An interesting second-order effect is that as the error bar overwhelms the funding rate, an individual rational response is to simply embrace the randomness and submit *lots more* proposals, driving the funding rate down even further.


  • 6. gasstationwithoutpumps  |  May 11, 2014 at 10:36 am

    When I took my sabbatical a couple of years ago, I decided to give up on writing grants. Neither NIH nor NSF was particularly interested in the field I was in, and there were 200 research groups chasing about 20 grants. Though I was fairly successful at the research, I was not successful at the grant writing. I even got comments on proposals that assumed I had huge resources when I had hand one R01 grant in 7 years and was doing all my work on machines discarded from other research projects because they were too old to be worth keeping. (I’m still using computers that were discarded 5 years ago, though it would be cheaper to replace them than to pay the power bill for them—but there is no money to do that.)

    I’m slow at writing grants—there is no way that I could write 10 a year, which is what it would take for me to get back into the game.

    Instead, I’m concentrating on teaching and doing research only in collaborations with other people who are more successful at grant writing. My research output will suffer from not being able to support grad students (I’ve never had the money for postdocs), and my merit reviews have stalled because further progress is all about number of high-profile papers, which is mainly about the number of postdocs and grad students you can hire to put your name on their papers—a practice I’ve never liked.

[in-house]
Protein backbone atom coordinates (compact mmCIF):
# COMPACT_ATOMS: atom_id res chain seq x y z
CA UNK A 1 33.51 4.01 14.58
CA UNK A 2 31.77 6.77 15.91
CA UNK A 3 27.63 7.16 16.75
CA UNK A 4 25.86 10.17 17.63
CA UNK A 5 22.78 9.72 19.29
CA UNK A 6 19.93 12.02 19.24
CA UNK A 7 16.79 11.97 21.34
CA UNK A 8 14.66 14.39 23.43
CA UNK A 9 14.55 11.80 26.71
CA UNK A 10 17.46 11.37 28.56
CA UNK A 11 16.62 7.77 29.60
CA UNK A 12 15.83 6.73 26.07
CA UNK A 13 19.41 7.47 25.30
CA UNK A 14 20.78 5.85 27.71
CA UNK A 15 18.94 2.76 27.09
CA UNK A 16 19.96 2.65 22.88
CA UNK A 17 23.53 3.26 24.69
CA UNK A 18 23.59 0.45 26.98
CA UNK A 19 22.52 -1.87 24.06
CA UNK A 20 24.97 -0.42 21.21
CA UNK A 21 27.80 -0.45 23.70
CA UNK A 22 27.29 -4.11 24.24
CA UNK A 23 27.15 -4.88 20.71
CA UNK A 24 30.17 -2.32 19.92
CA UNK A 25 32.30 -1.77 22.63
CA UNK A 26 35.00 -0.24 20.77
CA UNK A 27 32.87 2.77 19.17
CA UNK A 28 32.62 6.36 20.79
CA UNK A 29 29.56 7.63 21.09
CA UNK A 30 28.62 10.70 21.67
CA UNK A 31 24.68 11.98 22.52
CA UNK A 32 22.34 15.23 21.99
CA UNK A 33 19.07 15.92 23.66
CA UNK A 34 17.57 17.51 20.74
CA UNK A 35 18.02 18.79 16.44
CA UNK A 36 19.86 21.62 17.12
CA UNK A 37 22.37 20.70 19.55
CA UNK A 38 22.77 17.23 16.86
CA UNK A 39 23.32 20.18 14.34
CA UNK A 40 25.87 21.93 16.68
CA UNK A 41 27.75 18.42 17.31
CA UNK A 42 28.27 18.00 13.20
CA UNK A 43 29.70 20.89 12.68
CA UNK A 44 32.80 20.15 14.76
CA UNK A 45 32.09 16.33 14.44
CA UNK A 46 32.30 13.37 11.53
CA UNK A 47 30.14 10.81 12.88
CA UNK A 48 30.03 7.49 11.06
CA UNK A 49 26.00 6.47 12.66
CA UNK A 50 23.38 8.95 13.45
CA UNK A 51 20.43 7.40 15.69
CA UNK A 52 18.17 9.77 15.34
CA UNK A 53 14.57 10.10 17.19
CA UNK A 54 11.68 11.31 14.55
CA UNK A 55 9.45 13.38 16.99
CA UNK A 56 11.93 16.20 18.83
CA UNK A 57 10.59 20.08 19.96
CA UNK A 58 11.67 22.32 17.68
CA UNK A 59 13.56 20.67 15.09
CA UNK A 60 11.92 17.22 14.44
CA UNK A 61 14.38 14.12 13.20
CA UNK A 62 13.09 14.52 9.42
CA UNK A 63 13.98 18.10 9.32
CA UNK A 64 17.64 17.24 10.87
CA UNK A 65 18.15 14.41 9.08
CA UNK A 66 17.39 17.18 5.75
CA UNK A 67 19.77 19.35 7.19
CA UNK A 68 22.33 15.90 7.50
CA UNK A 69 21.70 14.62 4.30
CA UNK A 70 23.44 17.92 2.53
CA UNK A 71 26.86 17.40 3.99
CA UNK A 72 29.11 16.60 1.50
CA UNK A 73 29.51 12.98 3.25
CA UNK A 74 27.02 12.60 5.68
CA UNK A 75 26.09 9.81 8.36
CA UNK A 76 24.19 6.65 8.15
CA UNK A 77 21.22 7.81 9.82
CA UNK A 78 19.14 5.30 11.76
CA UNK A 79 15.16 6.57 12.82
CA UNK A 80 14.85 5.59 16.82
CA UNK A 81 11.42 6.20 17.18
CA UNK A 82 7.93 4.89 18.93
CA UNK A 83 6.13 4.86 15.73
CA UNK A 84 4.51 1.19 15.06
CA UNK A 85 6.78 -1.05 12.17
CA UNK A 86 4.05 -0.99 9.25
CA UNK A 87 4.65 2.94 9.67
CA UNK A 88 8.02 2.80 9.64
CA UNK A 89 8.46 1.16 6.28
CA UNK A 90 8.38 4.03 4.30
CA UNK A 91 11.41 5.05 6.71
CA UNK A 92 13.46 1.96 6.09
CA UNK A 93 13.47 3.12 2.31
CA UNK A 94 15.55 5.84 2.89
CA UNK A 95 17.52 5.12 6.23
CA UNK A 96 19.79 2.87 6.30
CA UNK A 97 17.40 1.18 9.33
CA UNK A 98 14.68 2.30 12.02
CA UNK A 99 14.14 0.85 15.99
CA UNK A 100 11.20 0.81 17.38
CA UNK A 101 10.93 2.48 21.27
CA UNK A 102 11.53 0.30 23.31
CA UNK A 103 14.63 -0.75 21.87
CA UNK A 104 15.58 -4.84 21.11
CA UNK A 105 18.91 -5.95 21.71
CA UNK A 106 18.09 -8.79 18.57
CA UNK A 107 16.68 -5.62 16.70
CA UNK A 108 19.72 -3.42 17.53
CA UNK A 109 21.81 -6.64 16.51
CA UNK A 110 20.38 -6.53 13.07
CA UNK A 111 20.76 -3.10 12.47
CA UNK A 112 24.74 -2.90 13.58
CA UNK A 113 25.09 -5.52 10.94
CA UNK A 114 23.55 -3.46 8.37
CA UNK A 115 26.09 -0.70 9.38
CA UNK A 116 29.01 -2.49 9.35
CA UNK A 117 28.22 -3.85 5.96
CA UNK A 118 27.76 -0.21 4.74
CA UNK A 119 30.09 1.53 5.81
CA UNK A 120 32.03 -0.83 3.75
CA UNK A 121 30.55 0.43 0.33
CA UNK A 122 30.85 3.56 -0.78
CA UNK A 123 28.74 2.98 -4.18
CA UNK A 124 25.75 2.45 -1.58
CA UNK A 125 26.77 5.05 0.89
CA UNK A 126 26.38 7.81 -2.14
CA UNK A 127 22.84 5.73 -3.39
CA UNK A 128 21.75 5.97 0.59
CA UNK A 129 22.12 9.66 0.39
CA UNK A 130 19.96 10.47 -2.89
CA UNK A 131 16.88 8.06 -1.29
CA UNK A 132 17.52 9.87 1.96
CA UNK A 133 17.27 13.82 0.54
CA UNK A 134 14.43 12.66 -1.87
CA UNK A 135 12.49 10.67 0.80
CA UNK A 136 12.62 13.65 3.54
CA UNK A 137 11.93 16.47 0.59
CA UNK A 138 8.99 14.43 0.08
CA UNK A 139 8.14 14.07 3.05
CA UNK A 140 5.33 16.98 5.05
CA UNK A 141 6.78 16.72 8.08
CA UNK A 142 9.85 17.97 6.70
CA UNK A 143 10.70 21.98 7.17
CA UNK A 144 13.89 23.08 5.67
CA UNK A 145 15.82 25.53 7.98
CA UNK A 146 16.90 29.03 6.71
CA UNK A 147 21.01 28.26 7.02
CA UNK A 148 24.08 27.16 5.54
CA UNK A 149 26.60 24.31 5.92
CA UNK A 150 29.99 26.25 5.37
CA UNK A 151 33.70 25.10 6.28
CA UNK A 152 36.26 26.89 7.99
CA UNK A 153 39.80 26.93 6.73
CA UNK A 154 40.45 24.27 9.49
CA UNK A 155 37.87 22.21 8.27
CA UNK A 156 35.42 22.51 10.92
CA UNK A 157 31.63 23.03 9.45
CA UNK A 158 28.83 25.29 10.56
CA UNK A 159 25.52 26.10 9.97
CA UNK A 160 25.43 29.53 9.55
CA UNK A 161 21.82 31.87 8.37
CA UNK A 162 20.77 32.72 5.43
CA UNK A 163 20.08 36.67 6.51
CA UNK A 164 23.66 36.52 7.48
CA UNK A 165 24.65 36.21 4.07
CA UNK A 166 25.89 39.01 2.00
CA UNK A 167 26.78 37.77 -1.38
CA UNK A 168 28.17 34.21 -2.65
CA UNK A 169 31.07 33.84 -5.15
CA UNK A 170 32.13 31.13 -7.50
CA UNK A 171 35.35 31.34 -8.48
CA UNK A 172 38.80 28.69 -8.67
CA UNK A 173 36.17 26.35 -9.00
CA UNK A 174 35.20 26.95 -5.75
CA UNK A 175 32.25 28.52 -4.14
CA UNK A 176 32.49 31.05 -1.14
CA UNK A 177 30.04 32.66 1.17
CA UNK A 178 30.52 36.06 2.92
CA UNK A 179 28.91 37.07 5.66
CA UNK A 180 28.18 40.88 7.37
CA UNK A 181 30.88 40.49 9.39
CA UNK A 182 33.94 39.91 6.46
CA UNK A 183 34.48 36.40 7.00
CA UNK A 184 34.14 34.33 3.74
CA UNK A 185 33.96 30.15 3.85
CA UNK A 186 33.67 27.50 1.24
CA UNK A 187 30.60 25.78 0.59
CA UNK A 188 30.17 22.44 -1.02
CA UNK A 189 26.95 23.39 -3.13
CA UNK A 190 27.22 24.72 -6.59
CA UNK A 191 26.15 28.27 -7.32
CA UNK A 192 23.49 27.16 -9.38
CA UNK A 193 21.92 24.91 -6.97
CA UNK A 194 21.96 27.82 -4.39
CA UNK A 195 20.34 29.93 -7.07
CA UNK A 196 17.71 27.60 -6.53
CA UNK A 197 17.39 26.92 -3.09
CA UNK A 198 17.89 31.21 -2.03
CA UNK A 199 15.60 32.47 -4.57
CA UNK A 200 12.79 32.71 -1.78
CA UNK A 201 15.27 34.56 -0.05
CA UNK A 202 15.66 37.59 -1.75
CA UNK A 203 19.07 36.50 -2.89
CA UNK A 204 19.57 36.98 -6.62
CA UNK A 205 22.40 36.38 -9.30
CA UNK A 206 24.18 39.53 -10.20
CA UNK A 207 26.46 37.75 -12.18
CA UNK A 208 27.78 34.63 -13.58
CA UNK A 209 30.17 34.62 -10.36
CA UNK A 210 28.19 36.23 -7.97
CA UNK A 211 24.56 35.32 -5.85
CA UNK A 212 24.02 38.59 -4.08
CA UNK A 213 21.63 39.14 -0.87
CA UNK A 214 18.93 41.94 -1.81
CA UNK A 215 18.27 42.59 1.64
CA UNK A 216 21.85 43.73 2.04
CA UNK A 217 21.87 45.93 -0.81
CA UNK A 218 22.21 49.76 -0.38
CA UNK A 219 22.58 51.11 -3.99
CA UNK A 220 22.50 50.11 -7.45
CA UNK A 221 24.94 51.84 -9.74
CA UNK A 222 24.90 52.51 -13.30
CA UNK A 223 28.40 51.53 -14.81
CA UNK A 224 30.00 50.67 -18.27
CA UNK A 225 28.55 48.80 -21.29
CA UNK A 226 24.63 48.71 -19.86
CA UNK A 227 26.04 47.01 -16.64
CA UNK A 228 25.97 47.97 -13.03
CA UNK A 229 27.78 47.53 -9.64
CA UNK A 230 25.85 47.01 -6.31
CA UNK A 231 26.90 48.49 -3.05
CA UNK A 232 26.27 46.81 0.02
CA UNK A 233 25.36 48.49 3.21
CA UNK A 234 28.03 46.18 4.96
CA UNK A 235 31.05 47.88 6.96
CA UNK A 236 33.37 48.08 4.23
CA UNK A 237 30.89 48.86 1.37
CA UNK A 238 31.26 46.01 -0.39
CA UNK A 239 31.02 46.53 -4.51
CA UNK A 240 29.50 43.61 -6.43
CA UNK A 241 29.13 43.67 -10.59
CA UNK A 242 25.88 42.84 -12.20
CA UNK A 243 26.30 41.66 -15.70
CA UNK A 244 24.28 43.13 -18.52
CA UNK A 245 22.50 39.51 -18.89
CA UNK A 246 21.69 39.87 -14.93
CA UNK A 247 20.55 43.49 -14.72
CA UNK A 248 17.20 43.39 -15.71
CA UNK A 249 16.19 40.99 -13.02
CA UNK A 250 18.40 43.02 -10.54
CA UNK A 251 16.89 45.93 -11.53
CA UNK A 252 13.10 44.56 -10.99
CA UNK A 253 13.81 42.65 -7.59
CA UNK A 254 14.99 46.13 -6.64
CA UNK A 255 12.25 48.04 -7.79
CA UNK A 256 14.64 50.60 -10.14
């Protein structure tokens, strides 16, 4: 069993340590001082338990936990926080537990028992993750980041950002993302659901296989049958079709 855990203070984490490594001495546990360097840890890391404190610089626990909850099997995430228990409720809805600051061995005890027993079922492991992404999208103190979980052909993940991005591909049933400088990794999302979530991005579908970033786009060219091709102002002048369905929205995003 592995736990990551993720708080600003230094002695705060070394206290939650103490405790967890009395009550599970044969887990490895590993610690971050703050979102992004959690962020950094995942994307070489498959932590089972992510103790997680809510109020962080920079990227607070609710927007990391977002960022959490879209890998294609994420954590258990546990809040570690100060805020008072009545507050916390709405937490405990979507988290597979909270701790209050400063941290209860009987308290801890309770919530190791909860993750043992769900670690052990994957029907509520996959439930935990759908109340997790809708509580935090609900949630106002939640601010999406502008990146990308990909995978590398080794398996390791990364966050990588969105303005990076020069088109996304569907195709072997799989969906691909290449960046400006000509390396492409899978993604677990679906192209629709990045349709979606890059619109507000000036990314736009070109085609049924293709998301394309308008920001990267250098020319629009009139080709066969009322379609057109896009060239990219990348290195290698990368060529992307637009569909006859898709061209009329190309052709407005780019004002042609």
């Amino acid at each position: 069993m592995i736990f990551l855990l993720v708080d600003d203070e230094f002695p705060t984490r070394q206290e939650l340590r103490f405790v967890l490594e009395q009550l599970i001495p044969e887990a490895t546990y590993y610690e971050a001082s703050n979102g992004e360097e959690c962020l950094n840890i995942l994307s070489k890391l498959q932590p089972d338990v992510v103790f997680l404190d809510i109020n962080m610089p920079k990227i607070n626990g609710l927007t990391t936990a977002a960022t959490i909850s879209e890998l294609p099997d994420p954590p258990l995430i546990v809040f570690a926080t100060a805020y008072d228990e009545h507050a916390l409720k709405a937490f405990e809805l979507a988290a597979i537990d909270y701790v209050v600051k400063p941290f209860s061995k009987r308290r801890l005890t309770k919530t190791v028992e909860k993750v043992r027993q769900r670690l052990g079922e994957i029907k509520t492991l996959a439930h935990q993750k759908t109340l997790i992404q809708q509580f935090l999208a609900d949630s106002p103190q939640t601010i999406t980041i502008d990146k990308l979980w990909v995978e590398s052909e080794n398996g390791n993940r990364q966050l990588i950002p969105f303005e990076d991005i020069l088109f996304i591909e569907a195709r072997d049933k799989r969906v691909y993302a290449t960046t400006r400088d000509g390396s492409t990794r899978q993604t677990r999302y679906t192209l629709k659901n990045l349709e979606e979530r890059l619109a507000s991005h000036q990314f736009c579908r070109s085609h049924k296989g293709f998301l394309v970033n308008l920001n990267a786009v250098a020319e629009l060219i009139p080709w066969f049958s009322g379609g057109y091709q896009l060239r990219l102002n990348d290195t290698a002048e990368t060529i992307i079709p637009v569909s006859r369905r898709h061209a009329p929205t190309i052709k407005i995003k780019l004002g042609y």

But I decided that I can live with no further promotions, but not with the time wasted pouring all my effort into the grant-writing black hole.

  • 7. lizaloop  |  May 12, 2014 at 1:51 am

    Yup, most of us have the same experience. For me it was a USAID proposal on which I got 38 out of 100 points from one reviewer and 98 from another. I forgot how the 3rd person scored it but the average was well below the line. Now I’m trying to hit up NEH. I gave up on NSF a long time ago. BTW, NEH is encouraging proposals with STEM connections. Go figure.

  • 8. Michael S. Kirkpatrick  |  May 12, 2014 at 10:09 am

    I’ve seen this “below 10%” rate quoted in many places, and I just can’t confirm it. According to, almost all of the rates are in the 10s or 20s. Still low, but not single digit. In 2011 (, the overall rate was 22%, which was comparable to every year since 2004 (2009 being an outlier). I’m curious where the “below 10%” actually comes from. Is it referring to some particular type of award?

    One thing that is not helping CS funding is the sudden jump in Ph.D.s that occurred almost a decade ago. Throughout the ’90s and early ’00s, new CS Ph.D.s were awarded at about 900 per year. After a pretty sharp jump in ’05-’07, the rate now hovers close to 1800 ( For those of you at Ph.D. granting institutions, what impact do you see of all this on your junior faculty? Are people having a harder time getting tenure due to lower funding rates? Are your departments raising standards for tenure due to the glut of supply of new doctorates? I’m just curious if you’re seeing changes.

    • 9. shriramkrishnamurthi  |  May 12, 2014 at 11:02 am

      Anecdotally, it sounds roughly right. A typical panel will have about 25 proposals and about two will end up highly-competitive and therefore having a good shot at funding. The panel summaries I get sometimes list a rate that sounds in this rough range.

      However, there are various fudge factors here: e.g., you have to be careful to not count every individual proposal, because collaborative proposals show up as several when in fact they are effectively one proposal split up for administrative reasons. I bet these are not being counted correctly, but if they are counted consistently (i.e., funded ones magnify the numerator too), then maybe it’s okay. [Indeed, collaboratives may imply a broader research program and may therefore be slightly more likely to be funded.]